Keith and Patsy Rowland both grew up in small Montana towns where kids relied on bikes for transportation. Patsy says, “my town had four streets going one way and four streets going the other way, and we’d all just play hide and seek on bicycles in the street every evening.”
Keith’s father was particularly committed to bike life for kids. In their town of 500, Keith’s dad maintained an informal bike lending program, keeping eight or 10 bikes on a rack in their front yard. “When the ranch and farm kids came into town,” Patsy says, “they knew they could grab a bike off the rack and borrow it for the day. Keith’s dad was always tuning the bikes, fixing flats, and keeping the bikes in good working order so kids could have independence getting around town.”
Patsy says that she never owned a new bicycle until she was an adult — she always rode hand-me-downs. Nuttin’ wrong with hand-me-downs, but Patsy knows the unique appeal of a brand-new bike. And this is why for the past five years Patsy and Keith, along with Carolyn Groninger, have been celebrating every real estate transaction that runs through their Winthrop Star Properties business with the purchase of a new bike for a Methow Valley child.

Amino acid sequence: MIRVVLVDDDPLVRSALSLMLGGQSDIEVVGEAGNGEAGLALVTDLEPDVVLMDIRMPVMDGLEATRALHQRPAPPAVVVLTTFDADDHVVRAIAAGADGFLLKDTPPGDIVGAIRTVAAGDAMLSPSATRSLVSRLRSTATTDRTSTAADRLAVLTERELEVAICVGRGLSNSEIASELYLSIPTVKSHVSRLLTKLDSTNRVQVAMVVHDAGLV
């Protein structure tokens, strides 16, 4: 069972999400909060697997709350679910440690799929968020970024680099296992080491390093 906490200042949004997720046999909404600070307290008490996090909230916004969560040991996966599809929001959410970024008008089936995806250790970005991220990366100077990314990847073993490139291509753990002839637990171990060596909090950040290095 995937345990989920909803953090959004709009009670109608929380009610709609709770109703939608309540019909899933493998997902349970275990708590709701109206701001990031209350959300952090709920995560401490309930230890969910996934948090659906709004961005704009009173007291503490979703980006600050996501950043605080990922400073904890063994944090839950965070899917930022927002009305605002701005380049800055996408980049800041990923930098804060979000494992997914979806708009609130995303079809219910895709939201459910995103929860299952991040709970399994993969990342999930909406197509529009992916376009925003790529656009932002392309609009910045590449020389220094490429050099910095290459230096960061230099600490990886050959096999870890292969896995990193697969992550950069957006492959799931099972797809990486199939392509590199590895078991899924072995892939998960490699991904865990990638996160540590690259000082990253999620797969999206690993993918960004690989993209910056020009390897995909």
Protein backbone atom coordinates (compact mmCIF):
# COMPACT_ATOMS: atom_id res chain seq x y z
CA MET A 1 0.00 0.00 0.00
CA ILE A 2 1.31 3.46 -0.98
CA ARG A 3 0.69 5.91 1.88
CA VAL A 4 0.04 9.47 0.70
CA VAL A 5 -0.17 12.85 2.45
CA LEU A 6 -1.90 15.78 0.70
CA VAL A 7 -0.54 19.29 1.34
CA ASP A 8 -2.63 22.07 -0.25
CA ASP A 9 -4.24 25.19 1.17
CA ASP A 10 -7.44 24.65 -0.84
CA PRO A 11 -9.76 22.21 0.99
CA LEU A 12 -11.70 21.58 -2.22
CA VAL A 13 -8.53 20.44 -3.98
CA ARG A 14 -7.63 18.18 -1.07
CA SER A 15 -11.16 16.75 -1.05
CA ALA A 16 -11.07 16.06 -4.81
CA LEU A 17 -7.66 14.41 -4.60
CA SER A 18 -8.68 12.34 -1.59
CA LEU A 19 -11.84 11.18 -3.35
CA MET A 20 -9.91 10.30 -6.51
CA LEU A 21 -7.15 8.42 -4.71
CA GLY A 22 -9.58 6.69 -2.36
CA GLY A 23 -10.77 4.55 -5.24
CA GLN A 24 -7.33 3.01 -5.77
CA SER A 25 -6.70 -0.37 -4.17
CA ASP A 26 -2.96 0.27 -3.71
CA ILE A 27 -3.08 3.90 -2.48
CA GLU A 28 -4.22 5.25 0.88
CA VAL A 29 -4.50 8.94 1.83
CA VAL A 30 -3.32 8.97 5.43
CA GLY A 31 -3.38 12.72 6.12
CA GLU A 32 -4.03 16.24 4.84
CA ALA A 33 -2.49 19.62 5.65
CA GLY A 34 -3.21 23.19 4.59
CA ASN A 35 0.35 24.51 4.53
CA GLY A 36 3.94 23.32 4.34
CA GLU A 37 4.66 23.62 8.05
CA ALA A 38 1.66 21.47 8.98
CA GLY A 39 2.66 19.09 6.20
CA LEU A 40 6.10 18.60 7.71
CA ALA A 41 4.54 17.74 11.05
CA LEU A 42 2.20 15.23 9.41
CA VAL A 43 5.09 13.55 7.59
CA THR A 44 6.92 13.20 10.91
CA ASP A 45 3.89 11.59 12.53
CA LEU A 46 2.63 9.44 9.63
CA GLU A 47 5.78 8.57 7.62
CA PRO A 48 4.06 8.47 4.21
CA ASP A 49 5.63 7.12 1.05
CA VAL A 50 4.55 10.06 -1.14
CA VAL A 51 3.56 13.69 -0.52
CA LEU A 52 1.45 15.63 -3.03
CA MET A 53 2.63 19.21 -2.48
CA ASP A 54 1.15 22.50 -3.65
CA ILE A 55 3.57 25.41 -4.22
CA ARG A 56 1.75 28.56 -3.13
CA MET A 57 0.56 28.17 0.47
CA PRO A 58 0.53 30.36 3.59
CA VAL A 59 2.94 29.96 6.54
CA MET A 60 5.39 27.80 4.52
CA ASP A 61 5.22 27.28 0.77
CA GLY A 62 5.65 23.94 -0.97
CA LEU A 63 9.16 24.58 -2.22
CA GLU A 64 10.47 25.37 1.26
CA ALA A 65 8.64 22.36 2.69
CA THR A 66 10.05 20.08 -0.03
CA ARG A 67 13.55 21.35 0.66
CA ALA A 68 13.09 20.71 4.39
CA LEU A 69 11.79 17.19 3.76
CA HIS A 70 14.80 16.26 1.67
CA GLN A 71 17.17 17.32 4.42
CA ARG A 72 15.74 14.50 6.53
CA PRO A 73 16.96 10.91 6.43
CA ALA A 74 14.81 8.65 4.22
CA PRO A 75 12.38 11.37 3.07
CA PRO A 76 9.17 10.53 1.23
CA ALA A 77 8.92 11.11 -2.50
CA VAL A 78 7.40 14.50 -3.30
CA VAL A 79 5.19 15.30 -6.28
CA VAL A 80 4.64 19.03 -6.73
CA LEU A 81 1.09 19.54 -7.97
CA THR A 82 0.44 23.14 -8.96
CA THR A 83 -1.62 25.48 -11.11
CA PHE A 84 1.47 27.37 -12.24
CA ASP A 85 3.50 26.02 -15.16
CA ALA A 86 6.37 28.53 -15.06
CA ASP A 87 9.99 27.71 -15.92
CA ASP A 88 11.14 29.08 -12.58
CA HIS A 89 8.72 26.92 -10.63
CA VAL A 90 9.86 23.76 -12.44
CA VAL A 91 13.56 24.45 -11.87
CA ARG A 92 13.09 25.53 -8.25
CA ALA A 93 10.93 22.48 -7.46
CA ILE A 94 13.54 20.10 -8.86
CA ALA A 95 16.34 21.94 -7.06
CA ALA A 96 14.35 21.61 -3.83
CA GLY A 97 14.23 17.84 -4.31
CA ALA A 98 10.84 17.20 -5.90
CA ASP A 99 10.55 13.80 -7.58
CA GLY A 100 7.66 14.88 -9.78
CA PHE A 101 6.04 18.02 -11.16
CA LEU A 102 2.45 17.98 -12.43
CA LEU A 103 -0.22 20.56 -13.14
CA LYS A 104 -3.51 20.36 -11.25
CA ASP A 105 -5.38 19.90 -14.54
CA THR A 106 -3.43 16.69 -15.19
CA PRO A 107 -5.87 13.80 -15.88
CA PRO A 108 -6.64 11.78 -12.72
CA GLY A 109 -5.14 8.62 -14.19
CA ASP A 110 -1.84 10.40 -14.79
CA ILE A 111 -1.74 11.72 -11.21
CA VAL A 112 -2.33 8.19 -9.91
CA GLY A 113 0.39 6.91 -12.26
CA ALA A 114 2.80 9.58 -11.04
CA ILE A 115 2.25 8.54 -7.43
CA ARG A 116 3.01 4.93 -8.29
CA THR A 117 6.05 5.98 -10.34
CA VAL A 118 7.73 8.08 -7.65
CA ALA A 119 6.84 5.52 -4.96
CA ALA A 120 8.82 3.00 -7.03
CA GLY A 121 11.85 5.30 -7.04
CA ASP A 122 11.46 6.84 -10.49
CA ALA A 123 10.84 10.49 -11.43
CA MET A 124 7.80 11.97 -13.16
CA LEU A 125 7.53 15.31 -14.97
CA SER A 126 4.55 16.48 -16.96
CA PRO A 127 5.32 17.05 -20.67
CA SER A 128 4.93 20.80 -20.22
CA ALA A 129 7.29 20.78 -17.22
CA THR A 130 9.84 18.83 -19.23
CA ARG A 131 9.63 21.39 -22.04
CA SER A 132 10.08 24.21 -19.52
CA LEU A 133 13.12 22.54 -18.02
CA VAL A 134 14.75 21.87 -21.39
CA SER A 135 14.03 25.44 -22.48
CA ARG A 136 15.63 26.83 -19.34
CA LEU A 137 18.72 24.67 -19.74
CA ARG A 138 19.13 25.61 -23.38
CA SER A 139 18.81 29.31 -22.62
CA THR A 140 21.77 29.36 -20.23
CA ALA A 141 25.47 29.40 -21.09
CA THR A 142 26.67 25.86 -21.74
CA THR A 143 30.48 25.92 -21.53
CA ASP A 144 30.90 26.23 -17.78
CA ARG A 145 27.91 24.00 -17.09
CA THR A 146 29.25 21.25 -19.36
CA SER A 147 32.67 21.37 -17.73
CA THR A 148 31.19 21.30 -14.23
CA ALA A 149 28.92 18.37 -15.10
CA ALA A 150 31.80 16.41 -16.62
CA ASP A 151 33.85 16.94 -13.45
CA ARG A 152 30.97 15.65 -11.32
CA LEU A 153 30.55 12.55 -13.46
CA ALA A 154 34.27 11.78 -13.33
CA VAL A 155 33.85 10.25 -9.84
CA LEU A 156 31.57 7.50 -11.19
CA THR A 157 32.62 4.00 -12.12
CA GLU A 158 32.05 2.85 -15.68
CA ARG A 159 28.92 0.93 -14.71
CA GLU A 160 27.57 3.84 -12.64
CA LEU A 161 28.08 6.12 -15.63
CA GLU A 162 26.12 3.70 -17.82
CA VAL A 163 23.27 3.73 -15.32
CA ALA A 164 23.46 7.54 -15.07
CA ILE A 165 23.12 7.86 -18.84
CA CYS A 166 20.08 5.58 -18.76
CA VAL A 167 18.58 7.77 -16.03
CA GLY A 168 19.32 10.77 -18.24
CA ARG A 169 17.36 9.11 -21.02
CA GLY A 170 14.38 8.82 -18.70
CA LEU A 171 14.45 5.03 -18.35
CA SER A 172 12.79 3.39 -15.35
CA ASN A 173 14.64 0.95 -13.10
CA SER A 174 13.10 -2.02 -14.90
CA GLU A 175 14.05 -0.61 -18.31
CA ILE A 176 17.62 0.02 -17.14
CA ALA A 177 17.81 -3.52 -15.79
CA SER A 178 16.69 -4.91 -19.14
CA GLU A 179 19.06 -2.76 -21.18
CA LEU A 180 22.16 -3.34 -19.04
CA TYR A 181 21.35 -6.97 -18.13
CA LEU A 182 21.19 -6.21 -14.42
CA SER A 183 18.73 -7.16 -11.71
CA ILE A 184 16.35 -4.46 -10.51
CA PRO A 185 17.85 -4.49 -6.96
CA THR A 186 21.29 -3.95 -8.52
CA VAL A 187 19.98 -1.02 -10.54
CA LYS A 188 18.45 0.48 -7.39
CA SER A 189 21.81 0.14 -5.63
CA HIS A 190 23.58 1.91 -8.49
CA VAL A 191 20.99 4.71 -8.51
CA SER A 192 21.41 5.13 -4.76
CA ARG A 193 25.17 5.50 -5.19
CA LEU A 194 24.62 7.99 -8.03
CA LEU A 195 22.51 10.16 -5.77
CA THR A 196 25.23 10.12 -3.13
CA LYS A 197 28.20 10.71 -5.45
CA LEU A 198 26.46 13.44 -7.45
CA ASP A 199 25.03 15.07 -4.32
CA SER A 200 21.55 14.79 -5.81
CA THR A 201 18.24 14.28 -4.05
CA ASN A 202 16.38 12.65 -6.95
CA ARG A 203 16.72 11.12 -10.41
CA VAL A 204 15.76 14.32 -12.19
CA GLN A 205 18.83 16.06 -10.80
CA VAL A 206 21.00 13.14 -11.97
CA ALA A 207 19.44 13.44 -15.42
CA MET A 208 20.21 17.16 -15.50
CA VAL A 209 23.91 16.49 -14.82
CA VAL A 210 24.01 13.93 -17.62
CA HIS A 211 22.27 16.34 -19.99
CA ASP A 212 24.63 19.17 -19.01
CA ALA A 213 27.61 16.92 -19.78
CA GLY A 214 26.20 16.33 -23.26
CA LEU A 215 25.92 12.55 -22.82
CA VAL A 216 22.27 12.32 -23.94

No matter how big or small, every transaction results in a free bike for a kid. Facilitated by the Manger Mall program, the bike giveaway takes place as a lottery. This year, 80 families got a lottery ticket for a new kids’ size bike — ranging from trikes for the little ones up to 24-inch wheels, Patsy says. The 16 bikes available in 2020 also came with a ticket for a free helmet from Aero Methow Rescue Service’s bike helmet program.
“If buying a brand-new bike for a kid is something a family can’t do, that’s who we want a bike to go to,” Patsy says. “Bikes have a very special meaning for us.”
Patsy is not sure whether her real estate clients know that their transactions with Winthrop Star Properties helped provide Methow Valley kids with the roughly 75 bikes given away through Manger Mall over the past five years, but they are critical partners in the operation.
Patsy has been involved with Manger Mall for years, making blankets and pillowcases, but as she has been getting busier with real estate and the Winthrop Store, she feels like her impact on Manger Mall is greater as a bike donor than a seamstress. “It’s a way to give back to this wonderful community,” she says.
Keith and Patsy moved to the Methow Valley 40 years ago for Keith’s Forest Service job and had always intended to move back within three to five years, but so much of the Methow reminded them of Montana that at some point they realized that they were already home. “When we bought our Twin Lakes property,” Patsy says, “there was bitterroot — the Montana state flower — everywhere, and the first bird calls we heard were the Western Meadowlark, the Montana State bird. It just felt like home.”